Local Catholics embrace pope's message on climate change
New London — Twenty-five minutes into the regular Sunday morning service at St. Mary Star of the Sea Church, the Rev. Robert Washabaugh stepped to the pulpit to deliver a 10-minute homily challenging his congregation to expand their definition of what it means to be a faithful Catholic, a true Christian and an ethical human being.
“God is summoning us today and speaking a word to us now,” he said, addressing a sanctuary of about 100 people of mixed ages and races, many clad in shorts and sleeveless tops befitting the late summer heat.
“It isn’t what God summoned our grandparents to do. They lived in different times. You all know that Our Holy Father, Pope Francis has published an encyclical on climate change. It is called ‘On Caring for Our Common Home.’ It is a summons, a kind of command. It is not an opinion, not a political question, not an economic conundrum, but a deep, abiding spiritual challenge to every one of us.”
Released in June, the 120-page encyclical letter captured the attention of many, both among and outside of the world’s 1.2 billion Catholics. The document is widely cited as historic for being the first time a pope has issued a message focused on the environment.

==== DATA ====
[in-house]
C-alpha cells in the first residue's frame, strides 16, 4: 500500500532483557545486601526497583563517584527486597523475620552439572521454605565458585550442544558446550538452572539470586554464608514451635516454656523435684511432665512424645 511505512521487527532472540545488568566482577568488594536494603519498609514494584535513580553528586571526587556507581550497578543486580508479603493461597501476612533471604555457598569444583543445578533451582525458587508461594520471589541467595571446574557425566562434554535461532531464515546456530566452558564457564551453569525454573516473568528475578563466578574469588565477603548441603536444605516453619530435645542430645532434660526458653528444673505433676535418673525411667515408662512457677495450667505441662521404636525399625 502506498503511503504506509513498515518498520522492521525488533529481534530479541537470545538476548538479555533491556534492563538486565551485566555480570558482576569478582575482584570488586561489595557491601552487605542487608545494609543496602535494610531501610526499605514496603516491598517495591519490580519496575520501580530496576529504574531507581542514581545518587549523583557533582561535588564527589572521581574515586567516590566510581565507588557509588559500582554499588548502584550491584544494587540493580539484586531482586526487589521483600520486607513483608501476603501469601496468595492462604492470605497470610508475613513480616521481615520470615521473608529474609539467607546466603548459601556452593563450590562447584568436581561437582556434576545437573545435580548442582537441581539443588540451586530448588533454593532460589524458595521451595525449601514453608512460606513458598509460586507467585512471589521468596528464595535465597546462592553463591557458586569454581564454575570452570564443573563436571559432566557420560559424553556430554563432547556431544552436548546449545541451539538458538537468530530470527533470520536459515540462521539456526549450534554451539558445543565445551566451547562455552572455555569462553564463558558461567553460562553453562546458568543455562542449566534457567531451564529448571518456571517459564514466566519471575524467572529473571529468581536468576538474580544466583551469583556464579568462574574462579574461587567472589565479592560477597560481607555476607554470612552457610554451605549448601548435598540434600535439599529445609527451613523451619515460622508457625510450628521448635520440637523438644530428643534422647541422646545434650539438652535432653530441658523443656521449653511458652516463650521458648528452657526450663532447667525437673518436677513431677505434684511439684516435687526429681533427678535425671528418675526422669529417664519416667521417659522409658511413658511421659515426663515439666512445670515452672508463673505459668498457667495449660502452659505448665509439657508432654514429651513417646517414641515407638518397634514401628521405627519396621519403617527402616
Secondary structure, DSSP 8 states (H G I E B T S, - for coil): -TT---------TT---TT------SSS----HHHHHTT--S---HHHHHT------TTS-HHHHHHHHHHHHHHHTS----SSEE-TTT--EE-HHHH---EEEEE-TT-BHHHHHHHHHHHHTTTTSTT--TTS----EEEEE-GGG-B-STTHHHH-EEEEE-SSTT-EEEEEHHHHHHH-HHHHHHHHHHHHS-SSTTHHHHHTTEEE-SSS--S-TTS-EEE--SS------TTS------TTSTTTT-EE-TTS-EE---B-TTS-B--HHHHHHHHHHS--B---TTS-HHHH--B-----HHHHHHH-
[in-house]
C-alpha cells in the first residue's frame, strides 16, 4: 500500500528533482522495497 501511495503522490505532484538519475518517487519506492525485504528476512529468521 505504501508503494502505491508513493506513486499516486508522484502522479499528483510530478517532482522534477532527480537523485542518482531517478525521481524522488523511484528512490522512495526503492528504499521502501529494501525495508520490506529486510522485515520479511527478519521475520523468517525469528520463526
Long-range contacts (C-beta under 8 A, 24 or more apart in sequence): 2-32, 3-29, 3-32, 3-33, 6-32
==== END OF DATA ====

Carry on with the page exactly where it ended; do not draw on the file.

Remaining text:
As Catholics and others anticipate Pope Francis’ visit to the United States in September, when he will address groups at the United Nations, Congress and in Philadelphia, many are hoping the themes of the encyclical will be a central focus of his upcoming public speeches that will resonate across the religious and secular worlds.
“His trip to America can trigger an enormous conversation about the role of religion and our ethical obligations for the environment,” said Joe McGee of Fairfield, a Catholic who has been active in climate change issues in the state as head of Gov. Dannel P. Malloy’s Two Storms Panel and in developing climate resiliency plans as vice president of the Fairfield Business Council.
After reading the encyclical, McGee said, he came to the conclusion that Pope Francis is “right on target” in calling the degradation of Earth and its climate a sin that governments, industry and individuals regardless of their faiths have a responsibility to rectify.